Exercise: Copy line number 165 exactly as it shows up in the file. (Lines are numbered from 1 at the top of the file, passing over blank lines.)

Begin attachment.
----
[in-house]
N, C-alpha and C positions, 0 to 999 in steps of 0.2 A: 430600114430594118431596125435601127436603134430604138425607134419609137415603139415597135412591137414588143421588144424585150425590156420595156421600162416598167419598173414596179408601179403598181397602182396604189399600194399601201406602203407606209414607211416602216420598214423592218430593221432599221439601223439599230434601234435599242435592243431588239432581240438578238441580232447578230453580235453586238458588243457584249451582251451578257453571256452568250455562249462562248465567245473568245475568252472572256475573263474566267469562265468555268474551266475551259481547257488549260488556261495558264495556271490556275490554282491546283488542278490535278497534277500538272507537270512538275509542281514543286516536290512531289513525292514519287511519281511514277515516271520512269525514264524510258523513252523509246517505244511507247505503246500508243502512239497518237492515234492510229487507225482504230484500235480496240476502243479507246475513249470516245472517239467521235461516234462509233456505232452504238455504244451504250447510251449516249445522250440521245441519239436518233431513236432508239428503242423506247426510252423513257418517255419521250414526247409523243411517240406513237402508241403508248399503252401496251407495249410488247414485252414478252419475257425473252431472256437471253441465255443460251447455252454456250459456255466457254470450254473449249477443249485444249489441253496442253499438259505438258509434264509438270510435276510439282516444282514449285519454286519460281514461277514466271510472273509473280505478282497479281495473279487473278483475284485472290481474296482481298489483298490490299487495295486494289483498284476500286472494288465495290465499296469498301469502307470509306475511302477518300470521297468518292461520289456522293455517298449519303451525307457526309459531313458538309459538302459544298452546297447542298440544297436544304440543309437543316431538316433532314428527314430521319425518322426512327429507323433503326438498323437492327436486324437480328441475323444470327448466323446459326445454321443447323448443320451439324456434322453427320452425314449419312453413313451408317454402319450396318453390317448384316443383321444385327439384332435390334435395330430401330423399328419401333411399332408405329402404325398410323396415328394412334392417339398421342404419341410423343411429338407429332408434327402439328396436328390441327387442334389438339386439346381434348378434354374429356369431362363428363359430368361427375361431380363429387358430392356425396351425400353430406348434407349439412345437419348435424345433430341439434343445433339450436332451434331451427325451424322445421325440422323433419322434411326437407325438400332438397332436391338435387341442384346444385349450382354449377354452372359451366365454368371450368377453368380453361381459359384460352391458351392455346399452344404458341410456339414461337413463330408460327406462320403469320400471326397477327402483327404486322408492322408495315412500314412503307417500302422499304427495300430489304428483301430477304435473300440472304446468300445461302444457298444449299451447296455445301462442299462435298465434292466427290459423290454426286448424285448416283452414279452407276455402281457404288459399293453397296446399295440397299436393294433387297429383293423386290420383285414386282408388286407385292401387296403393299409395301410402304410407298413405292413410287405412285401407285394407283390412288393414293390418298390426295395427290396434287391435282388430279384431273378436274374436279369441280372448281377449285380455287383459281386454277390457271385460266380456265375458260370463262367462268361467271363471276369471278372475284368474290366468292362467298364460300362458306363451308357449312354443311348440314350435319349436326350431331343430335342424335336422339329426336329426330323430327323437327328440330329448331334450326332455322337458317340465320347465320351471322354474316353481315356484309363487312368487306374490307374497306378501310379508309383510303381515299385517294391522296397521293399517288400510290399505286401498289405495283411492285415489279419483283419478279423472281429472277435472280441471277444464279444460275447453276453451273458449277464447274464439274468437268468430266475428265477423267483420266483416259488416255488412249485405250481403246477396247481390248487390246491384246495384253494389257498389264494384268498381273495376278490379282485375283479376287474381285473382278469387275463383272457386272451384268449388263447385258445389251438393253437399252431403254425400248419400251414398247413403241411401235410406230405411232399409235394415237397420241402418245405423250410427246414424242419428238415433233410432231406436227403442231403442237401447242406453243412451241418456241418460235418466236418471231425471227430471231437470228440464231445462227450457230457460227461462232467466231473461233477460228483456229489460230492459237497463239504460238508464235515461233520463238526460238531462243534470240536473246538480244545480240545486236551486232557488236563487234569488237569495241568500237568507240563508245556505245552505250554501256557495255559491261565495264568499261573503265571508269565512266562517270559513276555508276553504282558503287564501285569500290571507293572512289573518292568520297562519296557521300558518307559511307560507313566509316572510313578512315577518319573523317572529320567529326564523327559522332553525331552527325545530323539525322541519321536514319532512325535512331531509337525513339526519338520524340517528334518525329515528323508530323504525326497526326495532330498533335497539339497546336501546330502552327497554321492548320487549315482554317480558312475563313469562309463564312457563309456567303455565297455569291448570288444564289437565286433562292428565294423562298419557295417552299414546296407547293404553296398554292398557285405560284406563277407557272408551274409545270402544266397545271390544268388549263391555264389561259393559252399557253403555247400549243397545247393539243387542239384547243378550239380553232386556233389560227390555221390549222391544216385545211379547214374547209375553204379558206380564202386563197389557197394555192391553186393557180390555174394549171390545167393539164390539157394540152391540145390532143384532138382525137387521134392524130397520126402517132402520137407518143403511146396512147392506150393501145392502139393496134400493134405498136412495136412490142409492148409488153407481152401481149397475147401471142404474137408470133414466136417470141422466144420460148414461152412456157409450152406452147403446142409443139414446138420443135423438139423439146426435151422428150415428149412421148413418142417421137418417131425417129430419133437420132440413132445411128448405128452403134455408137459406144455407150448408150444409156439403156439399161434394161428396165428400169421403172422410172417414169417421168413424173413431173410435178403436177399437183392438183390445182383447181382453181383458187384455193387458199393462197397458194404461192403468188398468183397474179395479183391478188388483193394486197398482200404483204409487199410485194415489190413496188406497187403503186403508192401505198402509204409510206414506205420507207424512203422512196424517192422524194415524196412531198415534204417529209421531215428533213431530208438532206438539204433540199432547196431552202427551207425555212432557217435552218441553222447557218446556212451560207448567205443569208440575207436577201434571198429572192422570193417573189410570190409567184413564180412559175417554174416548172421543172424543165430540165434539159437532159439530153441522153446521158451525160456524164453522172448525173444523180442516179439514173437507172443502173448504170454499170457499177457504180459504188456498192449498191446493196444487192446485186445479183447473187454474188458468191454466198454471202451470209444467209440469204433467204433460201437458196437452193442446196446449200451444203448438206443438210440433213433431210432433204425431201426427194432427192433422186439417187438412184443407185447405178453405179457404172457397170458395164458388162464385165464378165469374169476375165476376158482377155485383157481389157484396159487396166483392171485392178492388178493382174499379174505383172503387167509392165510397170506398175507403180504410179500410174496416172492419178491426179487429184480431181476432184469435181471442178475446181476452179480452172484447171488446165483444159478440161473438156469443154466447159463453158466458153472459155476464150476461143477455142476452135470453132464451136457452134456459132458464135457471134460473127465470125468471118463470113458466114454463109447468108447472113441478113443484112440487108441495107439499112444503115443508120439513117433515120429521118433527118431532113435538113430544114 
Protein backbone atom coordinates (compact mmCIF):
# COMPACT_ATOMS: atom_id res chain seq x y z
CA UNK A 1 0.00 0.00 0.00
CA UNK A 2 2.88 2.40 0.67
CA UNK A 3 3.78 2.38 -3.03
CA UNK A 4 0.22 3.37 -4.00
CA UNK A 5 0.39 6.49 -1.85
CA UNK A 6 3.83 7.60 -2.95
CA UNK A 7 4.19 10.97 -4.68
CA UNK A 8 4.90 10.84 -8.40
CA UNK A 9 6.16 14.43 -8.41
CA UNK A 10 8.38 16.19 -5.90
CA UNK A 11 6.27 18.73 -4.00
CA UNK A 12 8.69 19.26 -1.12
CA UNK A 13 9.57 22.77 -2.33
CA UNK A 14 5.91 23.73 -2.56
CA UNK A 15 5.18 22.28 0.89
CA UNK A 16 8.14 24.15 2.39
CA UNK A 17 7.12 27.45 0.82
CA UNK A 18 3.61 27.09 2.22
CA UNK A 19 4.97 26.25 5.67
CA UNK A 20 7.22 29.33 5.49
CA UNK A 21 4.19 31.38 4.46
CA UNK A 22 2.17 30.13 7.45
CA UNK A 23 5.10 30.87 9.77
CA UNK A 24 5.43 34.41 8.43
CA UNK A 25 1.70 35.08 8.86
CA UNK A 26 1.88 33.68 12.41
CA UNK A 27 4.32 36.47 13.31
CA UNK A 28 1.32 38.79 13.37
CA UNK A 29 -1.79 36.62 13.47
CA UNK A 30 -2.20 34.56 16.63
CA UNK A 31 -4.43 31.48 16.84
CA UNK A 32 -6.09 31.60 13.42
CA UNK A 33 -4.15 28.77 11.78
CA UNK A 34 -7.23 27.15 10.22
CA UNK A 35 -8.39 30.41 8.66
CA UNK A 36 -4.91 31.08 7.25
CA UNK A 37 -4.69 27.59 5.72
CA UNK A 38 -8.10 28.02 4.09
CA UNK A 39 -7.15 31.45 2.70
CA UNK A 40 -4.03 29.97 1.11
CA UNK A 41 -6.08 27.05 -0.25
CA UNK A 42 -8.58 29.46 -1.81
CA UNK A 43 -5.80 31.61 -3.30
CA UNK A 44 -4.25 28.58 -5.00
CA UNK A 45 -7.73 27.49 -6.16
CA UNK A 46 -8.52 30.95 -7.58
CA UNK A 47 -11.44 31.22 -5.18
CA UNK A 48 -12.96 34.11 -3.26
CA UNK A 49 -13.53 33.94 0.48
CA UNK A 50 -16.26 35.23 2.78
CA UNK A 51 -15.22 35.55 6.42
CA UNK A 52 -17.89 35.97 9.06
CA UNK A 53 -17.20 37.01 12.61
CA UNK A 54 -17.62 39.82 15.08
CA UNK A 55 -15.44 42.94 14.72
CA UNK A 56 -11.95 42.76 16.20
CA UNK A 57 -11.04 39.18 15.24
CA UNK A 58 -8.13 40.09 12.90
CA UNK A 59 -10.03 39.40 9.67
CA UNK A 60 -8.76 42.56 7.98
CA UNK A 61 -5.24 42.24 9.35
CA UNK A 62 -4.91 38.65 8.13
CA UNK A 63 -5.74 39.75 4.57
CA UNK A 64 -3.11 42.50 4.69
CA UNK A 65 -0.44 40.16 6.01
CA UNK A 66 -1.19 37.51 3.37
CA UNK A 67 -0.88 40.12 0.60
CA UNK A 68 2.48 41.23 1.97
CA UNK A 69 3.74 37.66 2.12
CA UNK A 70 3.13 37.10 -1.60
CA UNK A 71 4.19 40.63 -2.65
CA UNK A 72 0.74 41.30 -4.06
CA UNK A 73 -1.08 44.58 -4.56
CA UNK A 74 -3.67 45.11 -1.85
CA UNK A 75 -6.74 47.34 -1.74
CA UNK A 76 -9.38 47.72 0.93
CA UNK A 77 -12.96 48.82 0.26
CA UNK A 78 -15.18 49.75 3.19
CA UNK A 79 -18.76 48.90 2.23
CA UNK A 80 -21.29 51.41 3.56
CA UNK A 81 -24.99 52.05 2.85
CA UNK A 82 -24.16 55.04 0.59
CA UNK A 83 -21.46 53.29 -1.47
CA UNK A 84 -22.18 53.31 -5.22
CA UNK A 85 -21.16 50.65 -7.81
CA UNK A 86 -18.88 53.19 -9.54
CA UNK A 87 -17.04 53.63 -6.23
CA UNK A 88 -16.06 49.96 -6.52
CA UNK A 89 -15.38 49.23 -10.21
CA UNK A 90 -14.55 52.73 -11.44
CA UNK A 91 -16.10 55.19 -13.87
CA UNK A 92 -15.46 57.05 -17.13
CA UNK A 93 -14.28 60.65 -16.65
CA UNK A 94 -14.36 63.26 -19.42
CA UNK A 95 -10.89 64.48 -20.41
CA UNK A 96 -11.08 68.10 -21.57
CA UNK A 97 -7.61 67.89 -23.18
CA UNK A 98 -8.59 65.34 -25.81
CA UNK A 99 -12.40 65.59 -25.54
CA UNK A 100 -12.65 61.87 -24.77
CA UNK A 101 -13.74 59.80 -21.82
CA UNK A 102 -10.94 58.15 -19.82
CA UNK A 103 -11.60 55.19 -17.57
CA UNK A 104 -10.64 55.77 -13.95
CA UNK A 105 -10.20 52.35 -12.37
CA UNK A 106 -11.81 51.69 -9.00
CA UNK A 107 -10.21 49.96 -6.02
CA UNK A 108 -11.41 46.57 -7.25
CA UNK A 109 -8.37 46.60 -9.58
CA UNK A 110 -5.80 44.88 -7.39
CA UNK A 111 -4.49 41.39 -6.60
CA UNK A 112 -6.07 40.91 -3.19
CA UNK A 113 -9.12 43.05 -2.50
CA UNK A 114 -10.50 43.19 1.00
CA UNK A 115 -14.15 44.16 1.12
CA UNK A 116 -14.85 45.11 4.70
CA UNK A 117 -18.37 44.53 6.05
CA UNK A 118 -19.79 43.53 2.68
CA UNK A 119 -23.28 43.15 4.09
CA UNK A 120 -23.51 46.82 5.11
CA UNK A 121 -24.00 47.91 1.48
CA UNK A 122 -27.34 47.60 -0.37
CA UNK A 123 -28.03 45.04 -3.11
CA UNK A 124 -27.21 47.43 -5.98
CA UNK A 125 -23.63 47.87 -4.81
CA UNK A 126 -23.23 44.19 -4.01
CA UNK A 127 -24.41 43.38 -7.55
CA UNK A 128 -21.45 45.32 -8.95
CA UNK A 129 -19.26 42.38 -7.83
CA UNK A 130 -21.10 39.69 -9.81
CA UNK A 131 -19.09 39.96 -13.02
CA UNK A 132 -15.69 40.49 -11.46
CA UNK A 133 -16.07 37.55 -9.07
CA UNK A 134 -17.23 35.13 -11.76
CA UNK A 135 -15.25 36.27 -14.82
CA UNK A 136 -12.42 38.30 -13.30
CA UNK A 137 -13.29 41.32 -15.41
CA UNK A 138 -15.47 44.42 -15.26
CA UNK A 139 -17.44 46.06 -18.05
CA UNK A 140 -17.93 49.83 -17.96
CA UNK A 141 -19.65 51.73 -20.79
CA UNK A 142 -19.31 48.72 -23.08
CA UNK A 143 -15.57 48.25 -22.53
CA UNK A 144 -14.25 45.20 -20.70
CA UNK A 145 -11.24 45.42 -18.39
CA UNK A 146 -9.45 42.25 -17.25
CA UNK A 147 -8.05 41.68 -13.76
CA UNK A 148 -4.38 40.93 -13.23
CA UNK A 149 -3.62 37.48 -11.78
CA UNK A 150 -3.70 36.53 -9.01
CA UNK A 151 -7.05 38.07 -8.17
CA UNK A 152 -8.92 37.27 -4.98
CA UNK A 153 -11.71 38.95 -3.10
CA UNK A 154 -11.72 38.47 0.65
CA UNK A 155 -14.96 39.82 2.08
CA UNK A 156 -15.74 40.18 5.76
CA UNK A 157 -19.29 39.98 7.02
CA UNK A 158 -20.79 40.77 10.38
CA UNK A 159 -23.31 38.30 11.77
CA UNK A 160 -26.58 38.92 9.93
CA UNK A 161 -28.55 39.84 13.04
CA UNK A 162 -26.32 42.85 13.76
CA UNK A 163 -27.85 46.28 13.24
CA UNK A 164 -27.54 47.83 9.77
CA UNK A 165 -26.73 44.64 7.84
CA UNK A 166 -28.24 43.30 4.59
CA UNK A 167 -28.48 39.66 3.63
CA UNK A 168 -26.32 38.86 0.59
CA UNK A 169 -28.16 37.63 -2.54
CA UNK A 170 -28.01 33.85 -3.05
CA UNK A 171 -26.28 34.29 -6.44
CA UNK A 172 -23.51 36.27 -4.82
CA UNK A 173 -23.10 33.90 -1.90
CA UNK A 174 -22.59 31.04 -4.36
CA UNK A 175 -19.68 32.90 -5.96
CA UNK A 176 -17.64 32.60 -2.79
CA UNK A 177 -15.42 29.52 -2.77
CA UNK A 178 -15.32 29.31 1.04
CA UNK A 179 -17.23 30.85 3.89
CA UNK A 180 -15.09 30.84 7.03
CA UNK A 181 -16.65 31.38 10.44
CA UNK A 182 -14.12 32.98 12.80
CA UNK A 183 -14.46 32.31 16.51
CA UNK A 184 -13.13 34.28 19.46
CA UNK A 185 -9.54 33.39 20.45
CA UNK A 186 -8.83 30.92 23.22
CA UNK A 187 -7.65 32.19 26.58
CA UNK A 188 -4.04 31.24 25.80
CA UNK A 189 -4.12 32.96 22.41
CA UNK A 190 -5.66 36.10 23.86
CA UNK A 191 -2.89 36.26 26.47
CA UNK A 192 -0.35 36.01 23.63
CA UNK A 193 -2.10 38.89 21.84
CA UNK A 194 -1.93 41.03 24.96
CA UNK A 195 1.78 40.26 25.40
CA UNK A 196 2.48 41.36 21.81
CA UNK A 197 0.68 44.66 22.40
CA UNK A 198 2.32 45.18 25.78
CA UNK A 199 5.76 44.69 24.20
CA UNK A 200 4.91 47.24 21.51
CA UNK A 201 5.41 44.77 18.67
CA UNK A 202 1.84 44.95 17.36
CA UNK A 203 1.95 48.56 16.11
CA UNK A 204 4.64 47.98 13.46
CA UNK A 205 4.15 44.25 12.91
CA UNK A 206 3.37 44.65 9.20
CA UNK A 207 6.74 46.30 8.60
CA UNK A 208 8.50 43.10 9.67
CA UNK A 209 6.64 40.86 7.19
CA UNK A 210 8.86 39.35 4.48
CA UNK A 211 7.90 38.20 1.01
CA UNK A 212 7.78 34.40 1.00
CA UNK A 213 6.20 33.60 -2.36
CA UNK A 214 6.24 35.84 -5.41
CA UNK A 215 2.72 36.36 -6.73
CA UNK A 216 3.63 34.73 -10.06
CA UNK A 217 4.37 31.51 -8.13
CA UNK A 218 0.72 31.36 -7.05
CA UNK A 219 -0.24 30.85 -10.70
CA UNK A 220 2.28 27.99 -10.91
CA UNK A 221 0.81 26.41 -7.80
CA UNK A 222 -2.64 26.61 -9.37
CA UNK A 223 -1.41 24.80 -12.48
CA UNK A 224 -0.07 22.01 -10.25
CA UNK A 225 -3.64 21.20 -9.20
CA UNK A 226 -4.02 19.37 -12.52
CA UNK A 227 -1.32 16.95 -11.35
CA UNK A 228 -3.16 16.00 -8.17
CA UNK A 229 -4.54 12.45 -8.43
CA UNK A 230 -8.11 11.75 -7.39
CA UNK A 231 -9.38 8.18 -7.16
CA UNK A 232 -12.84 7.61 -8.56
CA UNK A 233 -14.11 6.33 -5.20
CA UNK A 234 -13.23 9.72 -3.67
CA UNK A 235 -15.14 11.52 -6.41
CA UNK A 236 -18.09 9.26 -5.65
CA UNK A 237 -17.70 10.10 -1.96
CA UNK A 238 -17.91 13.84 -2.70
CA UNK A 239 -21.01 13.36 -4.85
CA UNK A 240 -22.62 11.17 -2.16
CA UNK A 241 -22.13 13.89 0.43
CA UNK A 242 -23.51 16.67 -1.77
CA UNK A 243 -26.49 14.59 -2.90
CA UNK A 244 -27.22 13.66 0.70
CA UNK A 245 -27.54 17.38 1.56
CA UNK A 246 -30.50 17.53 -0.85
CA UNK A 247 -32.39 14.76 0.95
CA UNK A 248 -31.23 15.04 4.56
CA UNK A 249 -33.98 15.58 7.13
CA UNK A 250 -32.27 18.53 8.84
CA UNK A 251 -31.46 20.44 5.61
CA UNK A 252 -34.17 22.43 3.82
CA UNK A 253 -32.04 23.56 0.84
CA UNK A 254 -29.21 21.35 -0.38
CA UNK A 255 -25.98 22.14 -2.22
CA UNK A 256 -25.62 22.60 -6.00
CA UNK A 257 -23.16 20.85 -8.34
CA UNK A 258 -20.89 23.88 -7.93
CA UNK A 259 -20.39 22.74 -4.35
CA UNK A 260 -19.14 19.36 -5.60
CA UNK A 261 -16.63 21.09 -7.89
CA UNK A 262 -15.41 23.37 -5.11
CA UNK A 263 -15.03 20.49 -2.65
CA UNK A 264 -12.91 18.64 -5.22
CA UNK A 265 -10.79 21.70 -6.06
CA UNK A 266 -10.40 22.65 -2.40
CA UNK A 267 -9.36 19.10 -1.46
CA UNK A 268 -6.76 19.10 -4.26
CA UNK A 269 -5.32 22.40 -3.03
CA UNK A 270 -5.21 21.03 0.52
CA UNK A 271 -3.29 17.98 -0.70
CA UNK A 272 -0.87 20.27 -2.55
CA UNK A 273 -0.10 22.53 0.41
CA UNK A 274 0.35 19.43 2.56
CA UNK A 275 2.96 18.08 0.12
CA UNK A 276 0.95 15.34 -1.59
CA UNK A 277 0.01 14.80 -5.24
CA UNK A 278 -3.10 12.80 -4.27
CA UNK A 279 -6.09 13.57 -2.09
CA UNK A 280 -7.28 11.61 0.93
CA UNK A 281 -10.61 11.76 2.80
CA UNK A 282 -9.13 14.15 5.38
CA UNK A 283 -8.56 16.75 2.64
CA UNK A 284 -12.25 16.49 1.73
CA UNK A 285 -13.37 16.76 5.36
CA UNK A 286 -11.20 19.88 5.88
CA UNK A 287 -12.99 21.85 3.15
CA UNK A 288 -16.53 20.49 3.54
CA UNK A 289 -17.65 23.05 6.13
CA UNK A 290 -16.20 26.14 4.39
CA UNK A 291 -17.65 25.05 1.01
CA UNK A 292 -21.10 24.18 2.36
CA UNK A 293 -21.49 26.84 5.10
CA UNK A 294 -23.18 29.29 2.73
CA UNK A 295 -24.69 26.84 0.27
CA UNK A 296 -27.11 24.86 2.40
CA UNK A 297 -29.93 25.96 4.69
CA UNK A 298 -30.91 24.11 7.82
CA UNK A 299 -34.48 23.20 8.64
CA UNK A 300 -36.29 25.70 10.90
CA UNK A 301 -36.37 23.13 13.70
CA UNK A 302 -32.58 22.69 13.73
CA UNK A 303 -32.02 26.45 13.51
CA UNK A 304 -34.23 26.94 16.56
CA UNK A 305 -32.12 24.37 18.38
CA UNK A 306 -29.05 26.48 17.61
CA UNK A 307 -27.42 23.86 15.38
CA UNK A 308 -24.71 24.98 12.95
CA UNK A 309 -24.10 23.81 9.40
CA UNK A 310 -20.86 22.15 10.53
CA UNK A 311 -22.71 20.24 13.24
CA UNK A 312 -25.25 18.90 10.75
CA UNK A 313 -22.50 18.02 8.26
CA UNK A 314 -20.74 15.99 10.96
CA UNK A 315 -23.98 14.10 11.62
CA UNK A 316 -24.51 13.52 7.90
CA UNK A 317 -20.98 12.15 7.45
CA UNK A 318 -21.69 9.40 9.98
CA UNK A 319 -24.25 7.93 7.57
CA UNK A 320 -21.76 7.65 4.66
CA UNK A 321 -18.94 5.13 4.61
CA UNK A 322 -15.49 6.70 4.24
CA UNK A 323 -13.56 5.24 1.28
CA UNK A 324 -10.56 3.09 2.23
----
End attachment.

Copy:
CA UNK A 161 -28.55 39.84 13.04